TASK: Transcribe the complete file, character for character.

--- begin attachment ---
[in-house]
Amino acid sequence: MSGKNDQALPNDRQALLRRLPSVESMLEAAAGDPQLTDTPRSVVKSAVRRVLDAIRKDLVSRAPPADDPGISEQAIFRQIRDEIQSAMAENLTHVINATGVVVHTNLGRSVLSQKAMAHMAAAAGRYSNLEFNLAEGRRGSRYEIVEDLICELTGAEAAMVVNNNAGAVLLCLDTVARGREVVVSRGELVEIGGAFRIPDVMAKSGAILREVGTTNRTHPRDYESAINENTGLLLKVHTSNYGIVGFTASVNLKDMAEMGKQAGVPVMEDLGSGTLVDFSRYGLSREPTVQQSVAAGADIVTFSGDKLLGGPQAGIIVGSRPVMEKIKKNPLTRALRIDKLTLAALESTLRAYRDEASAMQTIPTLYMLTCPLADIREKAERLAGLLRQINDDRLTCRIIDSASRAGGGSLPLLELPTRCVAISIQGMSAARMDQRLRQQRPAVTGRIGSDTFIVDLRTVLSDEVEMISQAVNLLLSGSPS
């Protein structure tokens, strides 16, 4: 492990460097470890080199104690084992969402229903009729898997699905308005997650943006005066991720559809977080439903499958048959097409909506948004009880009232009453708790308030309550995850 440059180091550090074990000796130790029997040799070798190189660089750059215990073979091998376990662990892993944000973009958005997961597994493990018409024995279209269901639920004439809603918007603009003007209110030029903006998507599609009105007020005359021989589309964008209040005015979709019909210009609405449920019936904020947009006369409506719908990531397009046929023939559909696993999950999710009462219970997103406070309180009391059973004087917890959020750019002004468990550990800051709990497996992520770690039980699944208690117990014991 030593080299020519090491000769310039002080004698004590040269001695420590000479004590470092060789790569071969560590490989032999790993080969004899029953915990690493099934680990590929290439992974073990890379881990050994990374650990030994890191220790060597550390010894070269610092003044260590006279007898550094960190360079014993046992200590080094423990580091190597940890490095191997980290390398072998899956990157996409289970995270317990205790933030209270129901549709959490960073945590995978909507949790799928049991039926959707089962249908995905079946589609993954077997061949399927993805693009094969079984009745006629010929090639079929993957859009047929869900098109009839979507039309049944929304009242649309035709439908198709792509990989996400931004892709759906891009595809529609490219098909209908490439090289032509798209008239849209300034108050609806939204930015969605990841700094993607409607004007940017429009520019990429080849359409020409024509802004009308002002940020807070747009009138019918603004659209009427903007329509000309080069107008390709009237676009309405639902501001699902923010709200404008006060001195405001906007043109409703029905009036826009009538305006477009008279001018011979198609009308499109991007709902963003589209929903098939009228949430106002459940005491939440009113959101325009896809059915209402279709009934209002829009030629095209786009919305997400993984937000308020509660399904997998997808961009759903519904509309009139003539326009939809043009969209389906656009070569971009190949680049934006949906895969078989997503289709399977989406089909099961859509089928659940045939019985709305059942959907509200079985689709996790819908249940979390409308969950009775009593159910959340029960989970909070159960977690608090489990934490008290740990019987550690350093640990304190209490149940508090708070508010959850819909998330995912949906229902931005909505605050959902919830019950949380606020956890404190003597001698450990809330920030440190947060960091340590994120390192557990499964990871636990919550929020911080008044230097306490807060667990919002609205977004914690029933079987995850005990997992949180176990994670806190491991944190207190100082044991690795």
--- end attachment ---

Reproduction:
[in-house]
Amino acid sequence: MSGKNDQALPNDRQALLRRLPSVESMLEAAAGDPQLTDTPRSVVKSAVRRVLDAIRKDLVSRAPPADDPGISEQAIFRQIRDEIQSAMAENLTHVINATGVVVHTNLGRSVLSQKAMAHMAAAAGRYSNLEFNLAEGRRGSRYEIVEDLICELTGAEAAMVVNNNAGAVLLCLDTVARGREVVVSRGELVEIGGAFRIPDVMAKSGAILREVGTTNRTHPRDYESAINENTGLLLKVHTSNYGIVGFTASVNLKDMAEMGKQAGVPVMEDLGSGTLVDFSRYGLSREPTVQQSVAAGADIVTFSGDKLLGGPQAGIIVGSRPVMEKIKKNPLTRALRIDKLTLAALESTLRAYRDEASAMQTIPTLYMLTCPLADIREKAERLAGLLRQINDDRLTCRIIDSASRAGGGSLPLLELPTRCVAISIQGMSAARMDQRLRQQRPAVTGRIGSDTFIVDLRTVLSDEVEMISQAVNLLLSGSPS
């Protein structure tokens, strides 16, 4: 492990460097470890080199104690084992969402229903009729898997699905308005997650943006005066991720559809977080439903499958048959097409909506948004009880009232009453708790308030309550995850 440059180091550090074990000796130790029997040799070798190189660089750059215990073979091998376990662990892993944000973009958005997961597994493990018409024995279209269901639920004439809603918007603009003007209110030029903006998507599609009105007020005359021989589309964008209040005015979709019909210009609405449920019936904020947009006369409506719908990531397009046929023939559909696993999950999710009462219970997103406070309180009391059973004087917890959020750019002004468990550990800051709990497996992520770690039980699944208690117990014991 030593080299020519090491000769310039002080004698004590040269001695420590000479004590470092060789790569071969560590490989032999790993080969004899029953915990690493099934680990590929290439992974073990890379881990050994990374650990030994890191220790060597550390010894070269610092003044260590006279007898550094960190360079014993046992200590080094423990580091190597940890490095191997980290390398072998899956990157996409289970995270317990205790933030209270129901549709959490960073945590995978909507949790799928049991039926959707089962249908995905079946589609993954077997061949399927993805693009094969079984009745006629010929090639079929993957859009047929869900098109009839979507039309049944929304009242649309035709439908198709792509990989996400931004892709759906891009595809529609490219098909209908490439090289032509798209008239849209300034108050609806939204930015969605990841700094993607409607004007940017429009520019990429080849359409020409024509802004009308002002940020807070747009009138019918603004659209009427903007329509000309080069107008390709009237676009309405639902501001699902923010709200404008006060001195405001906007043109409703029905009036826009009538305006477009008279001018011979198609009308499109991007709902963003589209929903098939009228949430106002459940005491939440009113959101325009896809059915209402279709009934209002829009030629095209786009919305997400993984937000308020509660399904997998997808961009759903519904509309009139003539326009939809043009969209389906656009070569971009190949680049934006949906895969078989997503289709399977989406089909099961859509089928659940045939019985709305059942959907509200079985689709996790819908249940979390409308969950009775009593159910959340029960989970909070159960977690608090489990934490008290740990019987550690350093640990304190209490149940508090708070508010959850819909998330995912949906229902931005909505605050959902919830019950949380606020956890404190003597001698450990809330920030440190947060960091340590994120390192557990499964990871636990919550929020911080008044230097306490807060667990919002609205977004914690029933079987995850005990997992949180176990994670806190491991944190207190100082044991690795």